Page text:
If you’ve got questions about which birth control methods the Affordable Care Act (ACA) does and does not cover, this guide is for you. Below, you’ll find answers to common questions about the ACA and birth control coverage.
Before the ACA, many people would have to shell out thousands of dollars for care.
Colloquially known as “Obamacare,” the ACA offers people health insurance coverage at a lower cost, thus allowing people to save money on healthcare services.
The ACA is also known as the “healthcare law” and the “Patient Protection and Affordable Care Act.”
Protections and benefits under the ACA include things like:
- coverage for people with pre-existing conditions
- eliminated annual and lifetime dollar limits
- free preventative care
- access to parent plans until 26 years old
Another thing that the ACA says, which is what we’ll be narrowing in on in this article, is that employers must cover birth control for their employees.
Anyone who meets all of the following prerequisites is eligible for coverage under the ACA:
- You currently live in the United States.
- You are a U.S. citizen or legal resident.
- You aren’t currently incarcerated.
- Your personal income is no more than 4 times that of the federal poverty level.
A note on that last requirement: The dollar amount will vary year-to-year based on the current poverty level as defined by the federal government.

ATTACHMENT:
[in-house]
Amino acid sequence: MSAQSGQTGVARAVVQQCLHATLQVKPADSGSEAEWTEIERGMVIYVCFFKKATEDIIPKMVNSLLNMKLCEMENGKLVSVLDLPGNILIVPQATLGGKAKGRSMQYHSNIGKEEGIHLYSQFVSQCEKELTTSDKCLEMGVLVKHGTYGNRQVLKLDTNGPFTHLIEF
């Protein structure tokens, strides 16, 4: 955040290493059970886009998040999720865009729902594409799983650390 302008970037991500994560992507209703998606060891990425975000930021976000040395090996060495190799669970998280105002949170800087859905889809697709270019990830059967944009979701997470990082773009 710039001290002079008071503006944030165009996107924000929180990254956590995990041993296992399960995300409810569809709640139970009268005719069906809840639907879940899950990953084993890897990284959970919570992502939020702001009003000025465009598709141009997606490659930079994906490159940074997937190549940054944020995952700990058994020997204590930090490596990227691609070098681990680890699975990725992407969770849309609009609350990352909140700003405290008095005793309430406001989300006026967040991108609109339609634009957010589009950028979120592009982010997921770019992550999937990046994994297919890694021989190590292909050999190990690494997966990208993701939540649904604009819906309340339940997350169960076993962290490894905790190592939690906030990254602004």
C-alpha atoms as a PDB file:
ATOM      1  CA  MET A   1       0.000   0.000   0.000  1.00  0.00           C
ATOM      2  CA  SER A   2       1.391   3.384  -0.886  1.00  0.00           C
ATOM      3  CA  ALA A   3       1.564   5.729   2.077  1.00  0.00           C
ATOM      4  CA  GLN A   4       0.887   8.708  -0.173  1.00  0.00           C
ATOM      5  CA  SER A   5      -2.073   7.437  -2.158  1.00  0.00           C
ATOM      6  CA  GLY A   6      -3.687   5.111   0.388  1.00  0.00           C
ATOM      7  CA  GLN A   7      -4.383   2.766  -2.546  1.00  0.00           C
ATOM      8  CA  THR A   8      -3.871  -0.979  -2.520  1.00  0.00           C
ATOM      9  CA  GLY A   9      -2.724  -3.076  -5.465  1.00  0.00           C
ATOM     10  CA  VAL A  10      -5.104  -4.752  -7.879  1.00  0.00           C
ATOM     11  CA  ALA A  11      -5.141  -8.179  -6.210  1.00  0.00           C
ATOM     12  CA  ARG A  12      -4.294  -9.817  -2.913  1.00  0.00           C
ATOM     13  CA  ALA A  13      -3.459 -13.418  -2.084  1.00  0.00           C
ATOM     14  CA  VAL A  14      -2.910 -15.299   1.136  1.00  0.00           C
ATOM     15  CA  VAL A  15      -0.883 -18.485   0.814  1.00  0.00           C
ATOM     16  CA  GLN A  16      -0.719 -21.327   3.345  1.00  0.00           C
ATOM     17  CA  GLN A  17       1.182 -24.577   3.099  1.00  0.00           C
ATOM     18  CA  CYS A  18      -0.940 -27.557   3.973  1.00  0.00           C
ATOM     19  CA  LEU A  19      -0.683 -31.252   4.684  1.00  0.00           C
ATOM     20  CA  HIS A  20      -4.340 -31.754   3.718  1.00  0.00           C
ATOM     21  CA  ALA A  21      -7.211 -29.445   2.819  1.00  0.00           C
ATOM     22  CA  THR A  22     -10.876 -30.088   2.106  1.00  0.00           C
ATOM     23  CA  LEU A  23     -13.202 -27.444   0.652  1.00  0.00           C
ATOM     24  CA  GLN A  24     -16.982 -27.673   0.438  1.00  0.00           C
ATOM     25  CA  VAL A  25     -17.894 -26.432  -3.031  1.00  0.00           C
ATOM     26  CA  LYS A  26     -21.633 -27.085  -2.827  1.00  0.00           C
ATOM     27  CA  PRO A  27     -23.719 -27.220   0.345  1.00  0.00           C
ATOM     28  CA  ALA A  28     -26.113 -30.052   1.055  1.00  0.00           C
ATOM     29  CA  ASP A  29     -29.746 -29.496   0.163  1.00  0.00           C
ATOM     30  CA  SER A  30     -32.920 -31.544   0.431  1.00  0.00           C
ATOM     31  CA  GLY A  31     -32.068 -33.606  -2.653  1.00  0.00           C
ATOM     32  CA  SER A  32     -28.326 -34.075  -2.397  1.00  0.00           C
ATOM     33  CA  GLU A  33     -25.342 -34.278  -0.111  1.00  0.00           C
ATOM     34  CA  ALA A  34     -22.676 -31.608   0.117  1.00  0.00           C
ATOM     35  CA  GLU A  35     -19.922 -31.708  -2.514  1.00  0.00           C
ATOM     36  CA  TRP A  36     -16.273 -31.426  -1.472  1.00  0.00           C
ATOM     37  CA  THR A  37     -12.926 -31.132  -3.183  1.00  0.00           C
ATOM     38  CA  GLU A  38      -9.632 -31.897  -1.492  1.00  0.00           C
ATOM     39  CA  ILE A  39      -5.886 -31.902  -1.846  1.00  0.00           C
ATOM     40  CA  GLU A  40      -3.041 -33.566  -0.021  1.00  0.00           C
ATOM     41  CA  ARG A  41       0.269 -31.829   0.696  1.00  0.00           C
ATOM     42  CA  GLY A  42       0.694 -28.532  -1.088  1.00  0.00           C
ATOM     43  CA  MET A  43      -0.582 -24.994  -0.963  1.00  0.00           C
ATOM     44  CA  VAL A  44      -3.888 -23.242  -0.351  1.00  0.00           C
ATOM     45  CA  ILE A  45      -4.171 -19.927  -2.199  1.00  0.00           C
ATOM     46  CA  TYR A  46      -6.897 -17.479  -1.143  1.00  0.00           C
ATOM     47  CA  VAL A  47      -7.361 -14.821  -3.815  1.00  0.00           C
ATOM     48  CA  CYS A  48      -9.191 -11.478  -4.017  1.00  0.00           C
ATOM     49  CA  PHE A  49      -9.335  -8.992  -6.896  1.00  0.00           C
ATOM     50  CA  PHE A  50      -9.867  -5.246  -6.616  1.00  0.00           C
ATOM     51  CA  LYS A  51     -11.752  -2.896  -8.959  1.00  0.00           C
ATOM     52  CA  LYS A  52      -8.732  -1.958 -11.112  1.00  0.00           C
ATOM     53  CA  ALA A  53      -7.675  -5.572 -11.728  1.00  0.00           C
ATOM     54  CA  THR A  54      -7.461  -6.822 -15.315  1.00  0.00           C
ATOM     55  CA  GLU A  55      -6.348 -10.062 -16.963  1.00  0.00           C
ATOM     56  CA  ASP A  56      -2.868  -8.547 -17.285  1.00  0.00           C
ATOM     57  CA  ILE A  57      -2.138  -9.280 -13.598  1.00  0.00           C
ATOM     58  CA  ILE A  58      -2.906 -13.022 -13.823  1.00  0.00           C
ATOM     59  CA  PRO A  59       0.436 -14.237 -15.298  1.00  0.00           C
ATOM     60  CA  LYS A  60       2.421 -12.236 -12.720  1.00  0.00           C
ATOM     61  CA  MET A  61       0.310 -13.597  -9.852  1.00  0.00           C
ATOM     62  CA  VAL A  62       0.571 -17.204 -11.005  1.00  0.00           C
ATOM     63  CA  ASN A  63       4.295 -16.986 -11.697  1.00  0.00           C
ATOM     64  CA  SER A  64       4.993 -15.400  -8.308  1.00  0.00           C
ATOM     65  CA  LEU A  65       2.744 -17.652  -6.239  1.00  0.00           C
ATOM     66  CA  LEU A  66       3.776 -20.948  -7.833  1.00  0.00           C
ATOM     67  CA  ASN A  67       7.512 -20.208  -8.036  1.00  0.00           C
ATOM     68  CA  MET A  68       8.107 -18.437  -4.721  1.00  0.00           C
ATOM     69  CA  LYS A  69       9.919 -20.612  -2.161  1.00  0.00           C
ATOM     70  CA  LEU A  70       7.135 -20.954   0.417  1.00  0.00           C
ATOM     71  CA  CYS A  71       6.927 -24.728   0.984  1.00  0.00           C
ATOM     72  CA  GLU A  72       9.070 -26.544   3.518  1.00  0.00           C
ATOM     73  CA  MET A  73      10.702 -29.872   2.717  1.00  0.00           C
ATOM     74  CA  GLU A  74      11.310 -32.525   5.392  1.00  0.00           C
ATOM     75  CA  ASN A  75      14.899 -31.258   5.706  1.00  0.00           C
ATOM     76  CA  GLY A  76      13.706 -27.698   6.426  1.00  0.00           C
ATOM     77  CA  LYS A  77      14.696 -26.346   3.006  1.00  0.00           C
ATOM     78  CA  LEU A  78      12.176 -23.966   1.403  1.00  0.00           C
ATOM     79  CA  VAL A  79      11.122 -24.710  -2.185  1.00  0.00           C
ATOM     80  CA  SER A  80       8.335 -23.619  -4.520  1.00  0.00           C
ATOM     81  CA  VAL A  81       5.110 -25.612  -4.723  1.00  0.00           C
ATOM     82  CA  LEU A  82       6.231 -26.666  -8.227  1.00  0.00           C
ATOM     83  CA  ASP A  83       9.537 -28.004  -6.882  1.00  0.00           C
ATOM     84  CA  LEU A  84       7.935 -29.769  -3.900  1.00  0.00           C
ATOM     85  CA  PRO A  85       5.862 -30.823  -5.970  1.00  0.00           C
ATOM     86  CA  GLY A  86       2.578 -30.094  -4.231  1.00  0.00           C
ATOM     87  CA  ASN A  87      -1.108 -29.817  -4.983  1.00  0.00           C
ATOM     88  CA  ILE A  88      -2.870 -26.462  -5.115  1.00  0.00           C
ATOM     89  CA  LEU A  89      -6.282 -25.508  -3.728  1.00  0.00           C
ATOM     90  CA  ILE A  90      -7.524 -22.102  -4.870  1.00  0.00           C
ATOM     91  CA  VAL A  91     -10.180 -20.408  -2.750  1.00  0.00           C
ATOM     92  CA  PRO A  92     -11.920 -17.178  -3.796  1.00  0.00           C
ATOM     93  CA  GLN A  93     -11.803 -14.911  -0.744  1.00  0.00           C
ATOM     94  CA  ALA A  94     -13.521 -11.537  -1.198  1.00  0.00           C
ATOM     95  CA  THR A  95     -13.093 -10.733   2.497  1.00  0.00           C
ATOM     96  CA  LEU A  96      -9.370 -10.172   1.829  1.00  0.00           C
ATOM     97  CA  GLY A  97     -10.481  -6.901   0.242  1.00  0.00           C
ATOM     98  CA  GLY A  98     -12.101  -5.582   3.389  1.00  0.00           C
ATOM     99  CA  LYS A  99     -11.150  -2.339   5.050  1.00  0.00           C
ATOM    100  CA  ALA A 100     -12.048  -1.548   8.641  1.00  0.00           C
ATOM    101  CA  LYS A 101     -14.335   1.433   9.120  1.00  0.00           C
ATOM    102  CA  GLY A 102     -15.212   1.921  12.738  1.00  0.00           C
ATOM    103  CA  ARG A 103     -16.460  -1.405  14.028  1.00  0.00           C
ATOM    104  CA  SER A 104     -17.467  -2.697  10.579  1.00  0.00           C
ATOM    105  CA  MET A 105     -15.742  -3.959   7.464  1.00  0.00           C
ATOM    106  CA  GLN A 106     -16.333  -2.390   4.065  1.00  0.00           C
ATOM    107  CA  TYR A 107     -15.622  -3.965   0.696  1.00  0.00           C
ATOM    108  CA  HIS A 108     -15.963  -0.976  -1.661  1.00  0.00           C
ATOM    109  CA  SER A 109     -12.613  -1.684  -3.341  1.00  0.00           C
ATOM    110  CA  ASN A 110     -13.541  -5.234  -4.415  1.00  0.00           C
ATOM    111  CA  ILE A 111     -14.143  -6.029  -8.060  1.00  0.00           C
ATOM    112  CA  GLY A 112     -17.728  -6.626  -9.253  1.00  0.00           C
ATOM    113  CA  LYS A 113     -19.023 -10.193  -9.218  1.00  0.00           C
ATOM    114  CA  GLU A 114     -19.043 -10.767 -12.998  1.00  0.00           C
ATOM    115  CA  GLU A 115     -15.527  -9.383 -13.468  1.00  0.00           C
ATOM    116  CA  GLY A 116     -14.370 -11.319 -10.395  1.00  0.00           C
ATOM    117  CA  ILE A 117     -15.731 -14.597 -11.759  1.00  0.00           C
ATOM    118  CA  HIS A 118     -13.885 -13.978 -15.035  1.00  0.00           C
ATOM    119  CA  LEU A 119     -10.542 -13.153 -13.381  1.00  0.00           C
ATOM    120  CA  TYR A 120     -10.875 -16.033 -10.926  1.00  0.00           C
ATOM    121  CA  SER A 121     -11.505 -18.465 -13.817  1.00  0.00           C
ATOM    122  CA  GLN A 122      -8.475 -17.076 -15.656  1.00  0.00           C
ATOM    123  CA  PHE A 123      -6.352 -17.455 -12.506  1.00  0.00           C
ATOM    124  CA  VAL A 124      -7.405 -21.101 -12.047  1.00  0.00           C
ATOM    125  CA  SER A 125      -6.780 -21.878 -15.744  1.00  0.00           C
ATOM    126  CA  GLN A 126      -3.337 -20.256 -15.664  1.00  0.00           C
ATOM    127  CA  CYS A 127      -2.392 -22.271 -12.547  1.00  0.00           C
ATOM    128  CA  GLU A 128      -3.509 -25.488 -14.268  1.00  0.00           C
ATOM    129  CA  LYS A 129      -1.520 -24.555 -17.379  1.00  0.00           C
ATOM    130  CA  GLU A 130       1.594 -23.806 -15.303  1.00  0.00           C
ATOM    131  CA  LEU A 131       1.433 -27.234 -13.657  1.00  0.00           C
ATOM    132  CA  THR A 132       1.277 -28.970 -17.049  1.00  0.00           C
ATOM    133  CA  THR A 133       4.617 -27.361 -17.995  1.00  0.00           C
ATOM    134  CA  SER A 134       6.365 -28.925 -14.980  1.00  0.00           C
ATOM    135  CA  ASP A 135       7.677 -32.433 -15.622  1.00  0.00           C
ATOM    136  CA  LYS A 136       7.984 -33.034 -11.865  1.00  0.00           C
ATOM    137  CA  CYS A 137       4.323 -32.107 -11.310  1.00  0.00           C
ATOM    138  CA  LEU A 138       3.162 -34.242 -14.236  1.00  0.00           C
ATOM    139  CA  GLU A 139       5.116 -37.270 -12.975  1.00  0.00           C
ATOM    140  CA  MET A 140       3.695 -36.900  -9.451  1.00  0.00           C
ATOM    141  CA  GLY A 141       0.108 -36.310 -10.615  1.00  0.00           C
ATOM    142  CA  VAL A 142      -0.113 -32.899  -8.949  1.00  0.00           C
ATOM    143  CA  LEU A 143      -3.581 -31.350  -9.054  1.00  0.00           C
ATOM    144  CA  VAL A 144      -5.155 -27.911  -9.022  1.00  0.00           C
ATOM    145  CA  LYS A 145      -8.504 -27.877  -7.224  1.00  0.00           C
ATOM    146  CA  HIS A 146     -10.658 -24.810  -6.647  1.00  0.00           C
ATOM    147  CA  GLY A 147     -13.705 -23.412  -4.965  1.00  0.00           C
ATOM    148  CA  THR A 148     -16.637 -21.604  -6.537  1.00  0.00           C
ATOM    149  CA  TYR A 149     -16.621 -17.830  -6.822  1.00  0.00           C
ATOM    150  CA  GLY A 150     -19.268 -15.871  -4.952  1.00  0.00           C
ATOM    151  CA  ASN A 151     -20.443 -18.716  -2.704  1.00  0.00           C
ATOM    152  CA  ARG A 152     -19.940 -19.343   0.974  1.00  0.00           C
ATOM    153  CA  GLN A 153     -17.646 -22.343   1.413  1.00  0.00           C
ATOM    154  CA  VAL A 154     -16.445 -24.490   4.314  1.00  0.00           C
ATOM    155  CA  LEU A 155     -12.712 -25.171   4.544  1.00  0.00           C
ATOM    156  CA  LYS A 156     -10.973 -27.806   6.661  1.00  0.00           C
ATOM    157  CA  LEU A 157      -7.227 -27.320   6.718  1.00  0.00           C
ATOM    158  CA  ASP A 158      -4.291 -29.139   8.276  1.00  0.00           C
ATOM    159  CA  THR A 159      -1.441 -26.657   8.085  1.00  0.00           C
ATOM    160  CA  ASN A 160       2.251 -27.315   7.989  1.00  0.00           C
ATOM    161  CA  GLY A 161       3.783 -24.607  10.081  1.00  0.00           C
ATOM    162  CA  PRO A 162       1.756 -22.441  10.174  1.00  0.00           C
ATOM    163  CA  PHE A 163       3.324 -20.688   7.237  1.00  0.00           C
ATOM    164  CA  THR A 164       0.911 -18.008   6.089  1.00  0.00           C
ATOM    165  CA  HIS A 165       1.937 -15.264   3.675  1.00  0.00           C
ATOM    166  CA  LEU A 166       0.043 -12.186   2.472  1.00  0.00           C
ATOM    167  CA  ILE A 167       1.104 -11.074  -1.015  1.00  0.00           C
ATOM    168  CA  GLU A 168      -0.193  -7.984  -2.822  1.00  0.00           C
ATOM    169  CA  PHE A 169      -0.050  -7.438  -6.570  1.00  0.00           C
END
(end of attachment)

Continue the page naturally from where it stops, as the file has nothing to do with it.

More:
In 2020 the federal poverty level was $12,760. So, any single person who was making more than $51,040 — 4 times $12,760 — wasn’t eligible for coverage under the ACA.
In 2021, the federal poverty level is $12,880. So, any single person making more than $51,520 isn’t eligible.
“Under the ACA, any person with insurance has access to any FDA-approved birth control method with no copay or no deductible,” explains Sophia Yen, MD, co-founder and CEO of birth control delivery service Pandia Health.
In this case, no copay or deductible = free.
Currently, there are 18
- tubal ligation
- copper IUD
- progestin IUD
- implantable rod
- oral contraceptive combined pill
- oral contraceptive extended continuous use combined pill
- oral contraceptive mini pill (progestin only)
- diaphragm with spermicide
- sponge with spermicide
- cervical cap with spermicide
- internal condom
- emergency contraceptive
The act also covers something they call “the annual well-woman exam,” which includes a:
You can also opt for additional services such as:
No. The terms apply to most health insurance plans, but not all. You’ll need to check with your insurer to find out which birth control services your individual plan covers.
Generally, people on short-term plans and people who have insurance through religiously-affiliated private employers are not covered.
Common employers that are religiously affiliated include:
- nursing homes
Some brand-name birth control pills are not automatically covered under the ACA.
But (!) your doctor or other healthcare provider may be able to “argue” with your insurance to get the brand-name birth control deemed needed be covered, according to Yen.
Want to avoid surprise charges later down the line? Smart!